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Lindsey: What exactly does 'percent chance of rain' mean anyways?
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Lindsey: What exactly does 'percent chance of rain' mean anyways?

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Last week, a pair of TikTok videos went viral on social media, reaching millions of viewers. They both claimed that most of us incorrectly interpreted or misunderstood "percent chance of rain" on smartphone weather apps.

In these thought-provoking videos, they explain that if there is a 50 percent chance of rain, one-half of the forecast area would see precipitation and not that there is a 50 percent chance that one given location would get wet.

These videos shined a bright light on weather forecasting, so much so that Adam Montiel, on his radio show, "Up and Adam in the Morning" on Coast 104.5 FM, asked me if they were correct? Well, it depends, and here is why. 

Understandably, there is a tremendous amount of confusion when a "chance of rain" statement is issued by the National Weather Service. For instance, if there is a 50 percent chance of rain, many folks believe it's defined as precipitation that will fall over half of the forecast area. Some think that it will rain half of the time over half of the area during a particular period.

A few weather forecasting companies use the convention that the TikTok videos speaks about, but others do not. 

According to the National Weather Service (NWS), it actually means that, in 5 out of 10 cases, there will be a measurable amount of precipitation somewhere in the zone over 12 hours. Remember, probabilities are always given for a point in space over a standard period.

Weather forecasting has made great strides over the years with advances in computer modeling. However, it is not good enough to always pinpoint the exact location and time when the rain will fall. Due to this uncertainty, NWS's forecasts routinely include a PoP (probability of precipitation) statement. It usually refers to at least one-hundredth of an inch (0.01 inches) of rain over 12 hours for a specific spot.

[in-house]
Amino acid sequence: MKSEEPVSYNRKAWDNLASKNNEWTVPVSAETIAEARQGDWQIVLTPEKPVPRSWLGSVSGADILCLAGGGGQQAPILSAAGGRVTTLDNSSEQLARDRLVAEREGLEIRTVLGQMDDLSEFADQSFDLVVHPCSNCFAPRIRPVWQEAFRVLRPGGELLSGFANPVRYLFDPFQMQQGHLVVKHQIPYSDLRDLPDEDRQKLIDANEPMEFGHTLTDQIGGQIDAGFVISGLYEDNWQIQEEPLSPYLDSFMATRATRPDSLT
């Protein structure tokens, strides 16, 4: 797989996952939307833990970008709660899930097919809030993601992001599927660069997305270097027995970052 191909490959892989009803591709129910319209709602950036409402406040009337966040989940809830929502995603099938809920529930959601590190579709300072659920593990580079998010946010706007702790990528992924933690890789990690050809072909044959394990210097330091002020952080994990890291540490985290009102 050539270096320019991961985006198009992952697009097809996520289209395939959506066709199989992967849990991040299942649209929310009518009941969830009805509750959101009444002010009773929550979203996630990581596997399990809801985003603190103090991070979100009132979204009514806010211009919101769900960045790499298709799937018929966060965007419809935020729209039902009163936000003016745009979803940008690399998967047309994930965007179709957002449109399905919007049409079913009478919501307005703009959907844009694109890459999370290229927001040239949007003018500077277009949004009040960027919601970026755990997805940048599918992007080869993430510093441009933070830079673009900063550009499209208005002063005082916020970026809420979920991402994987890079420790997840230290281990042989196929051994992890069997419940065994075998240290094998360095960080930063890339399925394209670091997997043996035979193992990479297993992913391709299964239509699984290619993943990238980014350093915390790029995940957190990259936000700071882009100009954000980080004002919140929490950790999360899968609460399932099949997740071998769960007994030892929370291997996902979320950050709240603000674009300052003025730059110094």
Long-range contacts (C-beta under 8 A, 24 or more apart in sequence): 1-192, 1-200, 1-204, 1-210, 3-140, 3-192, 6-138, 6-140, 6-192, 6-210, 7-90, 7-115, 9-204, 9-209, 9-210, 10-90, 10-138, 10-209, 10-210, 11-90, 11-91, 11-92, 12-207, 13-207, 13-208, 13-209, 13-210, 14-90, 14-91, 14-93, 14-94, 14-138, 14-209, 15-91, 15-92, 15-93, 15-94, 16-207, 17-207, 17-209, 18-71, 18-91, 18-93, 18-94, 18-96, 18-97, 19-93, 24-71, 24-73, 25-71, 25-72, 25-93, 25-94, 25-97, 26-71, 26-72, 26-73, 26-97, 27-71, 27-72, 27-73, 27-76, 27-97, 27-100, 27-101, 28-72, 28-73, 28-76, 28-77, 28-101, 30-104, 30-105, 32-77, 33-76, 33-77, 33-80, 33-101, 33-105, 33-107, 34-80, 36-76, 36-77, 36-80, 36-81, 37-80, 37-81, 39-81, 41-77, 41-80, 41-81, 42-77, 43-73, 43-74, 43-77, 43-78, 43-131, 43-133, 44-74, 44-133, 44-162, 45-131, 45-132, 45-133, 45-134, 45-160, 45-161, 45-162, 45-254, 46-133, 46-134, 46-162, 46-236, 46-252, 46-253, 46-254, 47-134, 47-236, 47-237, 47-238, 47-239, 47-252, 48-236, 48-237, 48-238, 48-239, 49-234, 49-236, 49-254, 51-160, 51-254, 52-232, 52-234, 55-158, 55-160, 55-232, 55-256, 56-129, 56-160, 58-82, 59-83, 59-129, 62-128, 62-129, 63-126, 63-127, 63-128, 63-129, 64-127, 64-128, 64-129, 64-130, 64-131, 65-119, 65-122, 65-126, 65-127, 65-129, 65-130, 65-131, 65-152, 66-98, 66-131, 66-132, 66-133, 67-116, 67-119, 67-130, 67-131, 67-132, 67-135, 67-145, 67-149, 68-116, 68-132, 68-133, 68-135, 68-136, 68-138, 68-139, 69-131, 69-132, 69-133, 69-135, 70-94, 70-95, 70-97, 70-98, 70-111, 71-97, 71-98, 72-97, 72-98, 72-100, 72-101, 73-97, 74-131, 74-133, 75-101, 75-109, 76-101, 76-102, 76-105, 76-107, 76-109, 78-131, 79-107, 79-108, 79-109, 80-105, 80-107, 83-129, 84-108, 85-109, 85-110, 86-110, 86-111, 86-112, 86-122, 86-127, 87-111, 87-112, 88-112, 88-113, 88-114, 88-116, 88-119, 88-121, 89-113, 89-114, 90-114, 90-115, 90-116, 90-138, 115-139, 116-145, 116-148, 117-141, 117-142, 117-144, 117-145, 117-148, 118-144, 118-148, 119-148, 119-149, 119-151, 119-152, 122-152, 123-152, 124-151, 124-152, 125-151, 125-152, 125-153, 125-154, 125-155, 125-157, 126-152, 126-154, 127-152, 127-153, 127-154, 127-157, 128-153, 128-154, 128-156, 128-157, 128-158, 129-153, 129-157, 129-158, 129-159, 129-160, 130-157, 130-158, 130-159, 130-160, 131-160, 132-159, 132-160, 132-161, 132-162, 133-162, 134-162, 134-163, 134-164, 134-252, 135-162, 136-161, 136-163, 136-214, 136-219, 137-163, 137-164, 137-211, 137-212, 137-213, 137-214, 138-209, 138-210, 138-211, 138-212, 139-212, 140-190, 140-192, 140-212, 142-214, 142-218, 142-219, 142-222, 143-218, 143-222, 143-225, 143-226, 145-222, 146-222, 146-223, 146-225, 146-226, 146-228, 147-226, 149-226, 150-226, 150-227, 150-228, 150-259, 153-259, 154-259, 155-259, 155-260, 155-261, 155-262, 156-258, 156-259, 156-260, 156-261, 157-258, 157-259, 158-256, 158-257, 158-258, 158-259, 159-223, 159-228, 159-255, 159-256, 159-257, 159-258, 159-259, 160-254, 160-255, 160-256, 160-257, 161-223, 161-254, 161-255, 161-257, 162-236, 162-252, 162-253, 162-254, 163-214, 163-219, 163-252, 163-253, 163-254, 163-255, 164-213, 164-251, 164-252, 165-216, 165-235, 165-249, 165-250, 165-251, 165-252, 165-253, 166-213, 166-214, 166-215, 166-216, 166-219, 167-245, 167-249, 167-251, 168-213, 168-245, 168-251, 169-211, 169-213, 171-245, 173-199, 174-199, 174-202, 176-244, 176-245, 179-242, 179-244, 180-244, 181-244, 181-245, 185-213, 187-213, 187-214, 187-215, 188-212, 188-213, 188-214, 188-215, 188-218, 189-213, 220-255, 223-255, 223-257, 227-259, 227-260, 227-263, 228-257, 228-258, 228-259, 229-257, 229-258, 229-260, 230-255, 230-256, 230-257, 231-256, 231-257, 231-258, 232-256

San Luis Obispo County's PoP zones are divided into three general zones. First is the "Coast" section, which includes: Cambria, Cayucos, Morro Bay, Los Osos, Avila Beach, Pismo Beach, Arroyo Grande, and Nipomo. Second is the “Interior” section, which includes Paso Robles, Templeton, Lake Nacimiento, Atascadero and California Valley. The third is the "Mountains" — much of it in Los Padres National Forest and includes Hi and Black mountains.

The best weather prognosticator I ever knew didn't use "chance of rain." Meteorologist Rea Strange of Santa Barbara — whose name was pronounced Ray — forecasted weather along the California coast for more than 50 years. He was also my mentor throughout my weather forecasting career.

He told me his customers did not pay him to put $20 on red No. 7 and spin a roulette wheel. They wanted to know whether it was going to rain or not. Unlike the dice thrown from a gambler's hands, he had the knowledge, vast experience, and that intrinsic intuition to be right nearly all the time.

Over the next few years, the National Weather Service will be acquiring more powerful computers that run numerical weather models. Hopefully, this will remove more of the uncertainty in weather forecasting somewhere down the road. Needless to say, I don't think they'll ever produce a computer that could match Rea.

John Lindsey is Pacific Gas and Electric Co.’s Diablo Canyon Power Plant marine meteorologist and a media relations representative. Email him at pgeweather@pge.com or follow him on Twitter @PGE_John.

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The following is taken from the Santa Maria Police Department's calls-for-service log and the Santa Barbara County Sheriff's Office daily arrest log. Those appearing as "arrested" are only suspected of the crime indicated but are presumed innocent.

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